The study, “Global, Regional, and National Prevalence, Incidence, and Disability-Adjusted Life Years for Oral Conditions for 195 Countries, 1990-2015: A Systematic Analysis for the Global Burden of Diseases, Injuries, and Risk Factors,” was published by the Journal of Dental Research.
Dental implants are now standard solutions for replacing teeth that are lost due to caries, gum disease, or injuries. But we’re another step closer to growing new teeth in their absence, as researchers at Okayama University have demonstrated successful functional tooth restoration via regeneration in a postnatal large-animal model.
First, the researchers dissected embryonic tooth germ cells and tissues from a beagle 55 days before birth and reconstructed bioengineered tooth germ by means of the organ germ method, which regenerates ectodermal organs by replicating their developmental process starting from a bioengineered organ germ.
Next, these germs were transplanted into mice. In many cases, the germs resulted in tooth-crown formation, featuring both the hard and soft tissues present in natural teeth after several weeks. The researchers also were able to identify the necessary conditions for achieving this success.
Autologous transplantation experiments, which use an organism’s own stem cells instead of relying on a donor to avoid immunological rejection, were then conducted as researchers extracted deciduous teeth from the jawbone of a beagle that was 30 days old. Tooth germ engineered from the dog’s permanent tooth cell and tissue was transplanted after 2 days of cell culture into the dog’s mandible, resulting in tooth eruption 180 days later.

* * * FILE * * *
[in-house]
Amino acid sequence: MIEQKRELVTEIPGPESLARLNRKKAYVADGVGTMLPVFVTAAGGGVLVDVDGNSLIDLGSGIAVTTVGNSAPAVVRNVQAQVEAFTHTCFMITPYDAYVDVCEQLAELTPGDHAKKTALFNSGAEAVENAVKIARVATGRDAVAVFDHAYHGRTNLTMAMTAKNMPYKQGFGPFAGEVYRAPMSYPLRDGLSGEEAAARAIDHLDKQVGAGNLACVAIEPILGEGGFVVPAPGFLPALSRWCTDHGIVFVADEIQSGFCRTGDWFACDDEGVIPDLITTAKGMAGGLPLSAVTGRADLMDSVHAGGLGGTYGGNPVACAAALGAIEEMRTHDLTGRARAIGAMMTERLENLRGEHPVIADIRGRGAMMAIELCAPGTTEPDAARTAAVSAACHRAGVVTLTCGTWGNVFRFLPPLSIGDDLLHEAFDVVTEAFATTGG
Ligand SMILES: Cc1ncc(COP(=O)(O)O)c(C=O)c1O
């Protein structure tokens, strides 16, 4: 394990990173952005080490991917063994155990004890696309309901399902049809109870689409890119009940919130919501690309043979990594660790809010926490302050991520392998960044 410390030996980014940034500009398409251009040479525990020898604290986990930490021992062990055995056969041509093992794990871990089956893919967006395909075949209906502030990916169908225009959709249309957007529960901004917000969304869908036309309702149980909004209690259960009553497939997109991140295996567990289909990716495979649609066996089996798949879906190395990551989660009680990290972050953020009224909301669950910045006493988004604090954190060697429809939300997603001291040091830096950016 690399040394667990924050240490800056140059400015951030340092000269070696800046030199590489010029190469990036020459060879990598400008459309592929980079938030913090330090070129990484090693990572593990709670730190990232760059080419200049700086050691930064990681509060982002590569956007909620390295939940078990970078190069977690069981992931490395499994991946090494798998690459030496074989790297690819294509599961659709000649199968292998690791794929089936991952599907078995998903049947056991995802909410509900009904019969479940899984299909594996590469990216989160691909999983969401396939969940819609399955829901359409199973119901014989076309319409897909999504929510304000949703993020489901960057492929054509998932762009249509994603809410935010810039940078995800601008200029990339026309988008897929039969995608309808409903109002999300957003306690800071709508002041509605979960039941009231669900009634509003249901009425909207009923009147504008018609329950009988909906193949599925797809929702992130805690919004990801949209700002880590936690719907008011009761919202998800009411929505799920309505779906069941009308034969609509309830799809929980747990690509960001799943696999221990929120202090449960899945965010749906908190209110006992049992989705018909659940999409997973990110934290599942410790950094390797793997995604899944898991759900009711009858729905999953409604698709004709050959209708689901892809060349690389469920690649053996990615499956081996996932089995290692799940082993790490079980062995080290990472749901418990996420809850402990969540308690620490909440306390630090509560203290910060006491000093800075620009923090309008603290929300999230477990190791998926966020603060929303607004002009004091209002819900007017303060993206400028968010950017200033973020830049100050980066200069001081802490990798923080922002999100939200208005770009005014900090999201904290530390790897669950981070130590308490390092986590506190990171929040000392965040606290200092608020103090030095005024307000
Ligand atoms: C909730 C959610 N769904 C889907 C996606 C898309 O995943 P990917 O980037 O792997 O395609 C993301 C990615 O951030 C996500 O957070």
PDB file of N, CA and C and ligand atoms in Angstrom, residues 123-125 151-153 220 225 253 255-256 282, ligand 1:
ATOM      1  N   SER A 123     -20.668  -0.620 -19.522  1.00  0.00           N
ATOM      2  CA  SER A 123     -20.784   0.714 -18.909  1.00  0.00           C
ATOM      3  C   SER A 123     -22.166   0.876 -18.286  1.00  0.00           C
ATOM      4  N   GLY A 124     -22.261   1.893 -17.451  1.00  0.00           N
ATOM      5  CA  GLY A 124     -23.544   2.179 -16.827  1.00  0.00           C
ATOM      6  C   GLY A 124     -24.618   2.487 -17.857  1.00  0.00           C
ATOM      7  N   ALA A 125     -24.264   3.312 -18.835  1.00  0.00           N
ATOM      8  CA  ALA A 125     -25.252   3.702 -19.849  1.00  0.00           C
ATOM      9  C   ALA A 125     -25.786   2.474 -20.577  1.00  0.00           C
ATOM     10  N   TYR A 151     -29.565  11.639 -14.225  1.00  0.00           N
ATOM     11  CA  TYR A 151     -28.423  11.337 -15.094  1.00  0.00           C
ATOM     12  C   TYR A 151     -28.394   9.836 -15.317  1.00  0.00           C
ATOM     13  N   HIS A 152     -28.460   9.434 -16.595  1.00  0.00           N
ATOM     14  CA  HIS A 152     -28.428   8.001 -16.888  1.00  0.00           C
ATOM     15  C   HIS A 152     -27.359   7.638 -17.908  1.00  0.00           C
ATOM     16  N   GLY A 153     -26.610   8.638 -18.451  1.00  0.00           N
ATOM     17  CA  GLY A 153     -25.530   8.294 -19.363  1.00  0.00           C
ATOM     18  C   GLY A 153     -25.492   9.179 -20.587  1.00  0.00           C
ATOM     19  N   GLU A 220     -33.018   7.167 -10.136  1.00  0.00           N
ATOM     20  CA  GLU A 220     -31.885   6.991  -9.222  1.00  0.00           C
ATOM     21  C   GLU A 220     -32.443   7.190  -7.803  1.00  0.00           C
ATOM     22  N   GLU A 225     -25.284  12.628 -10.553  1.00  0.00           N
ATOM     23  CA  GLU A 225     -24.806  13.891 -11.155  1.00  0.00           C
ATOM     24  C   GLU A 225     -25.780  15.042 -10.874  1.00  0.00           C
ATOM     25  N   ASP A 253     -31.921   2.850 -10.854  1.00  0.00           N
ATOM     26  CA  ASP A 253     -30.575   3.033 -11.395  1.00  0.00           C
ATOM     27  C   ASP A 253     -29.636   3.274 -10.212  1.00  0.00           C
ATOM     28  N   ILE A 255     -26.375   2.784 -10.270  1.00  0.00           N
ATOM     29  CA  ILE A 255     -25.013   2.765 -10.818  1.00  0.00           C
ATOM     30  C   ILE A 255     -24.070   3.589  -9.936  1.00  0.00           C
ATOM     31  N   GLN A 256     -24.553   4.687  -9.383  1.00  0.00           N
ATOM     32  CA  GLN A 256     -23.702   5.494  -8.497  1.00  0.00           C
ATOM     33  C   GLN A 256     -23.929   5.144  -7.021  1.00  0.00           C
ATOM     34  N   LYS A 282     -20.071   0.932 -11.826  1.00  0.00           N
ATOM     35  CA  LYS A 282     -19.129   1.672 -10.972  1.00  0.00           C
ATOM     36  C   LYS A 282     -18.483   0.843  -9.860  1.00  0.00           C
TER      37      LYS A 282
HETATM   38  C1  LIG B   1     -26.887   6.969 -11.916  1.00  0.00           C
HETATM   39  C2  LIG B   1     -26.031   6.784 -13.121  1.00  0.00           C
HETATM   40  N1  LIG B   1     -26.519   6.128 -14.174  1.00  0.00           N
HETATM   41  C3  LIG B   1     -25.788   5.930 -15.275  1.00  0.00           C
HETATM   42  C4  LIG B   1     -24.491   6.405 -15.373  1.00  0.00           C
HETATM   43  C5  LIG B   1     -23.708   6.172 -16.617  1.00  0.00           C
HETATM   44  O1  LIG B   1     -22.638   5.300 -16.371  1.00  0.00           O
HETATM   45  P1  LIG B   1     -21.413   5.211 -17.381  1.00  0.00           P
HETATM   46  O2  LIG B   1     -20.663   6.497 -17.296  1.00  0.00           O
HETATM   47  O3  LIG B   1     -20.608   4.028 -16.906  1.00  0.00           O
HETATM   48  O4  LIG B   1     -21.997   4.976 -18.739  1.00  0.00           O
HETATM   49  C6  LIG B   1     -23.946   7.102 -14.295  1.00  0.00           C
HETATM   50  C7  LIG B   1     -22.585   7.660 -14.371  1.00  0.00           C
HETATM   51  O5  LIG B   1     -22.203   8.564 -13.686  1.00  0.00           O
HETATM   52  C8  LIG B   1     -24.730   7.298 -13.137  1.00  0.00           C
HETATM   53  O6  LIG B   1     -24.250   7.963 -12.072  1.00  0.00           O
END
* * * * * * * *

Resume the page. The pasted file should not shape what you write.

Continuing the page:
The developmental process of the bioengineered tooth’s formation was practically identical to a natural tooth’s, according to micro-CT analysis. Also, scanning electron microscopy and energy-disruptive x-ray spectroscopy revealed that the bioengineered tooth had the same structure and chemical composition of a natural tooth. Plus, the regenerated tooth’s response to mechanical force was consistent with the proper physiological functioning of the periodontal ligament.
As for human beings, the researchers noted that immature wisdom tooth germ would be a possible source of stem-cell germs, as it is available in the human postnatal jawbone, though this would only pertain to younger people as wisdom teeth mineralize after the age of 7 years. Elderly patients would need other stem-cell sources. Still, the researchers believe this work highlights the feasibility of fully functional restoration by autologous transplantation of bioengineered tooth germ.